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XINHUA NEWS SERVICE REPORTS FROM THE AFRICAN CONTINENT

 

NAIROBI, (Xinhua) -- Liu Peng ®, Director of Hangzhou Agrochemical Industries, takes part in the National Potato Conference and Trade Fair in Nairobi, capital of Kenya, May 25, 2017. The conference is aimed at promoting best practices for quality standards, improved yields and enhanced value addition in order to thrive in local, regional and global markets among others. XINHUA PHOTO: CHARLES ONYANGO
Improved seeds hold answer to Africa’s
food challenge: Ghanaian minister

By Justice Lee Adoboe ACCRA, (Xinhua) -- Improved seeds rather than huge machinery are what Africa needs to become self-sufficient in food production, Ghana’s minister for food and agriculture said on Wednesday.

In his address at the 10th Anniversary of the West African Center for Crop Improvement (WACCI), Owusu Afriyie Akoto said the government’s “Planting for Food and Jobs” will distribute improved seeds to 200,000 Ghanaian farmers from this planting season to boost food production.

“WACCI is doing so well because the research that it is doing, the capacity that it is building for researchers to go out there and improve varieties and so on, therein lies agricultural future of Africa and nothing else. It has nothing to do with tractors and big ideas,” Akoto said.

“Just the small seeds we improved which has got the potential to increase yield, that is what it’s all about,” the minister said.

WACCI was set up at the University of Ghana in 2007 to train plant breeders over a 10-year period to produce improved seeds for Africa.

In Ghana, the maize varieties yield between 0.5 to 7 tonnes per hectare, but WACCI said with its new varieties farmers can produce as much as 10 tonnes of maize per hectare.

The minister projected that if with just 11 percent of maize farmers using improved seed in Ghana, the country will be self-sufficient in maize.

Vice Chancellor of the University of Ghana Ebenezer Oduro Owusu cited statistics to predict that about 320 million people would go hungry by 2025 if urgent steps were not taken on food security.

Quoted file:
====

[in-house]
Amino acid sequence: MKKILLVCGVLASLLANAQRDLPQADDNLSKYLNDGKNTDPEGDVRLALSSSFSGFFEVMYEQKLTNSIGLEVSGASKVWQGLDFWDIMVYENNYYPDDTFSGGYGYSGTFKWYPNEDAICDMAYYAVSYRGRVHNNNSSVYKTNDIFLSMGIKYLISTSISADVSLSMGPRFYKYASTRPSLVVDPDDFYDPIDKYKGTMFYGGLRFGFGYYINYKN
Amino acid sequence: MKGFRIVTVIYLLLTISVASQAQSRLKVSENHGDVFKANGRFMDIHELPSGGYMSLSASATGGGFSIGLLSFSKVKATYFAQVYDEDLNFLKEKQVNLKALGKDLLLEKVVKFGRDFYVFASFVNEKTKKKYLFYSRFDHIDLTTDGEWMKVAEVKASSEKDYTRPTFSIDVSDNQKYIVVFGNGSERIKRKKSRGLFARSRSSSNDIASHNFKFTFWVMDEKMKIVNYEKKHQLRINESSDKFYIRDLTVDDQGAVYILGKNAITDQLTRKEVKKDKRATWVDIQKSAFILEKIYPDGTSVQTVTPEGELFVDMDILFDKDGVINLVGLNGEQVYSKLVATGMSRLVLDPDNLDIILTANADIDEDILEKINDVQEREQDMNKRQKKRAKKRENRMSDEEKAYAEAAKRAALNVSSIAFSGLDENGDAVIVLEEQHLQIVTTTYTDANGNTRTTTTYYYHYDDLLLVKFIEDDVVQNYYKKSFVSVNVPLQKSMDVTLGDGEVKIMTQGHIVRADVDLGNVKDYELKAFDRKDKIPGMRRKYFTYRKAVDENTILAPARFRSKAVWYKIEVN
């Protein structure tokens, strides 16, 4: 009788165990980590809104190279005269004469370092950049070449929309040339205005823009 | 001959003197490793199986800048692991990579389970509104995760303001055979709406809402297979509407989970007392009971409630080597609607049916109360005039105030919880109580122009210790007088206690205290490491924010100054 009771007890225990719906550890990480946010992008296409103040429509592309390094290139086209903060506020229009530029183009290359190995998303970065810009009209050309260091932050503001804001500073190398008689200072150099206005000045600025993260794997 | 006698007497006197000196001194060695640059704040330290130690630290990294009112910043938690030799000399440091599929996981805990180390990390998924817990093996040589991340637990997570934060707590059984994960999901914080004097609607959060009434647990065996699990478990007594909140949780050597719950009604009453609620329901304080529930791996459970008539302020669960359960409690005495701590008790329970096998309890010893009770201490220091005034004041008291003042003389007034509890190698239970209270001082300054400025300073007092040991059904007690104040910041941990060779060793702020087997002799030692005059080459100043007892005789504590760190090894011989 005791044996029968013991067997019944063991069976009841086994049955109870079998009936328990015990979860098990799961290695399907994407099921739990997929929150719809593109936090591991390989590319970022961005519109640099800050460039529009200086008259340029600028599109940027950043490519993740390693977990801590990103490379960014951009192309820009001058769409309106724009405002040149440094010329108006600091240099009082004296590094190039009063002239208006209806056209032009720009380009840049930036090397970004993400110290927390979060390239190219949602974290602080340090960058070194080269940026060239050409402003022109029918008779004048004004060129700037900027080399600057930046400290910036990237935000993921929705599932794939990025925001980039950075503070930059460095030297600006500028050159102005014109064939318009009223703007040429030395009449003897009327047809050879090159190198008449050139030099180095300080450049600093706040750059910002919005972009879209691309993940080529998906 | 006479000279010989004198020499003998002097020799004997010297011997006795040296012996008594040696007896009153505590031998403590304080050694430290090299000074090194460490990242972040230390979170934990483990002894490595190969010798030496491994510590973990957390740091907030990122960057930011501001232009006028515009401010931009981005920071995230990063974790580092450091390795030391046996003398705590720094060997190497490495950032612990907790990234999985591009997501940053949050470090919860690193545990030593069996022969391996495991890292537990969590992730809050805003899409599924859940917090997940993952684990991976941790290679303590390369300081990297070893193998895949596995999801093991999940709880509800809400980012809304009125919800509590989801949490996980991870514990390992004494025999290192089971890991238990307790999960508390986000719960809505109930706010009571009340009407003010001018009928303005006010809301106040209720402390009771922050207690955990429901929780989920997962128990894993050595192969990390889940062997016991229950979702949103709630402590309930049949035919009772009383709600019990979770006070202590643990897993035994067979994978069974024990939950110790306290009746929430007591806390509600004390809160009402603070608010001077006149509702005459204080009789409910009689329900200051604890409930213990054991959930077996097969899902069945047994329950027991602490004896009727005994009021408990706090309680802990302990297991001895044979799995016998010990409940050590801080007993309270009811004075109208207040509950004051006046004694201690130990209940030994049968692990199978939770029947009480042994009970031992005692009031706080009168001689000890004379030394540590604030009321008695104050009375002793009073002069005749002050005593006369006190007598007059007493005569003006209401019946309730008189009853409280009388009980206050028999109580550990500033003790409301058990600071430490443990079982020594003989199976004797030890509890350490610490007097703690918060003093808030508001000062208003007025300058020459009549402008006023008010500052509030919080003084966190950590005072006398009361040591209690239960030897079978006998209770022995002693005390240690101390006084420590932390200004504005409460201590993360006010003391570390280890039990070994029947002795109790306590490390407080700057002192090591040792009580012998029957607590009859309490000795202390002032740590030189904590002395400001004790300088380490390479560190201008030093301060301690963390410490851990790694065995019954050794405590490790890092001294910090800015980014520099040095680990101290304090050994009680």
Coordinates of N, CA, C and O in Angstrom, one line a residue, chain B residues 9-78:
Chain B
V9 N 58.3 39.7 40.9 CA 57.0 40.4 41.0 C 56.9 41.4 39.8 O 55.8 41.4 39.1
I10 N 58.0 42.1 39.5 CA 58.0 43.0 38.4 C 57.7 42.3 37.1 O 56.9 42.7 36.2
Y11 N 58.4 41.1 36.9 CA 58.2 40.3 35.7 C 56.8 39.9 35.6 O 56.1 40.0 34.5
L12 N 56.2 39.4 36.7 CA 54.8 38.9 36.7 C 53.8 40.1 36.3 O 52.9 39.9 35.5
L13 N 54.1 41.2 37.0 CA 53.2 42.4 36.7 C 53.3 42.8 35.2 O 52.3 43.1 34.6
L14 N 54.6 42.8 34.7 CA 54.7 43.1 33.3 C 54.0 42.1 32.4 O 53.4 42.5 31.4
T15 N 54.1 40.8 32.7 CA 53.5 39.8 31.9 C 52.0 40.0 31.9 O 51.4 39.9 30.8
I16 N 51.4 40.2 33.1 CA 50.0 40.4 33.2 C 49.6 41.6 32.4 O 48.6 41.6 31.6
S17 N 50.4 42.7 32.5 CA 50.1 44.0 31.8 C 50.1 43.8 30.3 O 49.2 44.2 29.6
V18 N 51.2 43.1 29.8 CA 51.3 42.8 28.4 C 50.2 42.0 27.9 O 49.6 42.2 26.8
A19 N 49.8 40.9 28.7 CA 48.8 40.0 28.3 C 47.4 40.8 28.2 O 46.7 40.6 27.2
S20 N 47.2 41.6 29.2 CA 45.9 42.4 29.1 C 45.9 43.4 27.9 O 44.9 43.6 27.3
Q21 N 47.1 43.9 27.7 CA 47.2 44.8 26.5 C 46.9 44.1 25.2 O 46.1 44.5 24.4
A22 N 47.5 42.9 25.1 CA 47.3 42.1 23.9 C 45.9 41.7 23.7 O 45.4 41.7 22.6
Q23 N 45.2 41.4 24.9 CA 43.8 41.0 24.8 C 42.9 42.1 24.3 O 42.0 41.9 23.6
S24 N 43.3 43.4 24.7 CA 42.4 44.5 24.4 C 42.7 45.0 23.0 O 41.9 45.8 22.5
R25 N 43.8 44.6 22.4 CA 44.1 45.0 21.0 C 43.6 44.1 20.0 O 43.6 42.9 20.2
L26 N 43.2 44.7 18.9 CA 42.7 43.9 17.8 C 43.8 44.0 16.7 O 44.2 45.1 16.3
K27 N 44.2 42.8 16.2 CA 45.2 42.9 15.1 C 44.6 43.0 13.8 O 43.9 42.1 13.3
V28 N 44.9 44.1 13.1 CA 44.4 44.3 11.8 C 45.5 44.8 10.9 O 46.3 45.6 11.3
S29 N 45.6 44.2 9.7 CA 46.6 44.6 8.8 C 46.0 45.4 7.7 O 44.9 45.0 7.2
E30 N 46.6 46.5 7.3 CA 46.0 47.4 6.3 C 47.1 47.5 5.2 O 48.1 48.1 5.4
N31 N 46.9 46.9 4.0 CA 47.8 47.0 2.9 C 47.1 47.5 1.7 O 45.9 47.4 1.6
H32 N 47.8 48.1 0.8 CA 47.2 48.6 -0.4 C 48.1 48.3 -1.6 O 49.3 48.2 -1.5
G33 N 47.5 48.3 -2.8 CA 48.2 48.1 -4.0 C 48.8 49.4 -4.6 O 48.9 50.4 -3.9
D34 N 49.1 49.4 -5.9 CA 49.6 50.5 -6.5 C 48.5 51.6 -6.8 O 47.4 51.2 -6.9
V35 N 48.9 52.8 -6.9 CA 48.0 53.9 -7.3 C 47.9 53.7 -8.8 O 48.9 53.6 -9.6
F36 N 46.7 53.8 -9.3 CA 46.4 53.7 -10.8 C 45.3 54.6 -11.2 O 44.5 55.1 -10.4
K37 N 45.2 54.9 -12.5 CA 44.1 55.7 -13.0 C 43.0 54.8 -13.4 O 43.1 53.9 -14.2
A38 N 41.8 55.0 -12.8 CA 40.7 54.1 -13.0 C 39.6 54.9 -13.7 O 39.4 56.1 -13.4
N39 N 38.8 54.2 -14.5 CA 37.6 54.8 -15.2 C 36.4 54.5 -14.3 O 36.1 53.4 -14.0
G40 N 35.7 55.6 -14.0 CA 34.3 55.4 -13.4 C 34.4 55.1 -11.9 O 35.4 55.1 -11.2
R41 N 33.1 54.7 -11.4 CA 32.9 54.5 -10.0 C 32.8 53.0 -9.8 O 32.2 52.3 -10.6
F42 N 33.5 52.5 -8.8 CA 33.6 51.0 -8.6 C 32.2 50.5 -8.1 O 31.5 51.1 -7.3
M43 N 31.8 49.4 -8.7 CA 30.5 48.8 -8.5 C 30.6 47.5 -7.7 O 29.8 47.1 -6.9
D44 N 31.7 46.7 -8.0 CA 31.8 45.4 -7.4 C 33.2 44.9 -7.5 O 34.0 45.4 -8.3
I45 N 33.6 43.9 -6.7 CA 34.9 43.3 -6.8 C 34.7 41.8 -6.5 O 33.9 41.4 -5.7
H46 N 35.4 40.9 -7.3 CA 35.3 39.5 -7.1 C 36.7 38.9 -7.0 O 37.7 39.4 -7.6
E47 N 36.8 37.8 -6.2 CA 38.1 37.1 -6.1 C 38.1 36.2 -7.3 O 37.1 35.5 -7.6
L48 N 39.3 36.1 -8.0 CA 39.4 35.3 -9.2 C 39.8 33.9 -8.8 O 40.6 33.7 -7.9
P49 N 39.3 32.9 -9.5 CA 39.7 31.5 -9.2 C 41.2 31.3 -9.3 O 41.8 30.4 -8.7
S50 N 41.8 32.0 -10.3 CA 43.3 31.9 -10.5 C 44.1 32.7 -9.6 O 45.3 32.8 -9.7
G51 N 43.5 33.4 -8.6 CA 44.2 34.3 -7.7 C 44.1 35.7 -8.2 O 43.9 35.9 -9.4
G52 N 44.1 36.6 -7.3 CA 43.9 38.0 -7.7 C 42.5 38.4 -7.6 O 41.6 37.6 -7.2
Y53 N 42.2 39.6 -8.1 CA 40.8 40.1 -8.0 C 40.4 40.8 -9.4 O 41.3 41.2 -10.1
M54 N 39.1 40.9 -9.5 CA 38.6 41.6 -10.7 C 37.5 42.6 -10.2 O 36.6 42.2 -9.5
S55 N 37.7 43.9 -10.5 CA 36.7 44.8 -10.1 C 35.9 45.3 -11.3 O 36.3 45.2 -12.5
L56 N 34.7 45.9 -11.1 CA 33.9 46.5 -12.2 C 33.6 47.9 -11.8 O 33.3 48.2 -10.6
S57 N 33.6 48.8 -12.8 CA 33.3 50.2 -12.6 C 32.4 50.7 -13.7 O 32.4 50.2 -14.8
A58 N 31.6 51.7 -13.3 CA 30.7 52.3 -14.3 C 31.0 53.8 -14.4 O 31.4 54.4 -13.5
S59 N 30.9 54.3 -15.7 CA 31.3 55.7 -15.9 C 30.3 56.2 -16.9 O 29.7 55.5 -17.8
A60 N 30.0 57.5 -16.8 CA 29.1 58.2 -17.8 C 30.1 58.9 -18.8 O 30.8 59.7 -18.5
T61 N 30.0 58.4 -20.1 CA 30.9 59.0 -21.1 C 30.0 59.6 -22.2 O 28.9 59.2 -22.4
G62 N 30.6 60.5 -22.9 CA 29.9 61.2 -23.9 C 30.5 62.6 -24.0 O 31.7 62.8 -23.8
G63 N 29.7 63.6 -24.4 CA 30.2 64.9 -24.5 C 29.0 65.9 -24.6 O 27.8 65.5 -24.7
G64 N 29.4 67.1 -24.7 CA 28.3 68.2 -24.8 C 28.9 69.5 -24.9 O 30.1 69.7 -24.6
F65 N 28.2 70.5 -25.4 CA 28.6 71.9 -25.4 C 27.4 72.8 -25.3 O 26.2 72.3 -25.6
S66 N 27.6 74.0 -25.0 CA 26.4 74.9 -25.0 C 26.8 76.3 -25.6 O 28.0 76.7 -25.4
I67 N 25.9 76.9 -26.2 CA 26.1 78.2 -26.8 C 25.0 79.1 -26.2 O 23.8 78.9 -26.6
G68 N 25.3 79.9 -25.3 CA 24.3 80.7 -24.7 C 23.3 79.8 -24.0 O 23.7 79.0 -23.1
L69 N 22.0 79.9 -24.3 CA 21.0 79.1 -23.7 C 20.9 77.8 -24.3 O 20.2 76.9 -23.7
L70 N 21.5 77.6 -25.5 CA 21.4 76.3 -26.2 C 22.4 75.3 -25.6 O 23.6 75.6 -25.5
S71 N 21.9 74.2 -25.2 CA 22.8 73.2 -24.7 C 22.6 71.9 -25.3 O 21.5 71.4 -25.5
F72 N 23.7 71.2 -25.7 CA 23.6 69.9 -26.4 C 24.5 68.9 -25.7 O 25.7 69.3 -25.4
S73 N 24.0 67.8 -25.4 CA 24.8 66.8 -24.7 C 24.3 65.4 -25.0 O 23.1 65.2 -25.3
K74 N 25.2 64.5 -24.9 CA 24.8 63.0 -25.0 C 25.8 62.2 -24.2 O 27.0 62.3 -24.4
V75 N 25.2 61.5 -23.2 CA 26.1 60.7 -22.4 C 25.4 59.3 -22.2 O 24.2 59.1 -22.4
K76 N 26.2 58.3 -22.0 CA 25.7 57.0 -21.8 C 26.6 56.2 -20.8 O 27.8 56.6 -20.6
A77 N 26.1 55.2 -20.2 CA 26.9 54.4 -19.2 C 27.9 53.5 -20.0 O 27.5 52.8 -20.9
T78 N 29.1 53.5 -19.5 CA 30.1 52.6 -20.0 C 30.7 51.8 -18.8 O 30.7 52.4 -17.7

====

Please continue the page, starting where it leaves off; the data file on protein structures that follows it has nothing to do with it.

Moreover, he said while great progress had been made globally in agricultural development, the untapped agricultural potentials in sub-Saharan Africa has rather contributed to extreme poverty and deteriorated food and nutrition security with over 240 million people going hungry.

Owusu said initiatives such as WACCI were therefore important in training the scientists who will help the continent overcome the food security challenge. 

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Africa’s trade bloc harmonizes policies to boost seed industry  

NAIROBI, (Xinhua) -- Member states of Africa’s largest trading bloc, have finalized development of joint policies and regulations to revitalize growth of the seed industry, officials said on Monday.

Speaking at a regional workshop in Nairobi, policymakers, experts and industry executives from the Common Market for Eastern and Southern Africa (COMESA) said that a new policy and regulatory framework was an imperative to enhance development and deployment of high yielding seeds to farmers.

Kenya’s Cabinet Secretary for Agriculture, Richard Lesiyampe in his opening remarks said that a robust seed industry in the east and southern African region is key to achieve food security and sustainable revenue streams for rural farmers.

“A vibrant, modern and competitive seed industry is essential to improve agricultural productivity in this region. Governments and industry have a role to ensure that farmers have access to quality and affordable seeds,” Lesiyampe said.

The 19-COMESA member states have realigned their policy and regulatory frameworks to enhance development and cross-border trade in high yielding seeds.

Lesiyampe said that countries in the region have endorsed a joint protocol to hasten development of certified seeds that can withstand vagaries of weather, pests and diseases.

“Our governments are participating in regional initiatives and projects to develop drought tolerant seeds and create a market for them across borders,” said Lesiyampe, adding that technology and skills exchange is key to develop a vibrant seed industry in the region.

Growth of seed sector in the region has been hampered by disjointed policies, low technology absorption, price volatility, adulterated seeds and lack of awareness among smallholder farmers.

Gizila Takaravasha, an officer with alliance for commodity trade in eastern and southern Africa, urged governments to prioritize investments in improved seeds alongside modern infrastructure to facilitate their deployment to farmers.

“We must share best practices that can rejuvenate growth of the seed sector in this region. Governments should also regulate the price of seeds and put deterrent measures to curb sale of adulterated ones that cause havoc in the farms,” Takaravasha said.

She urged COMESA member states to adhere to phytosanitary standards in order to create a robust cross border market for seeds.

             

 

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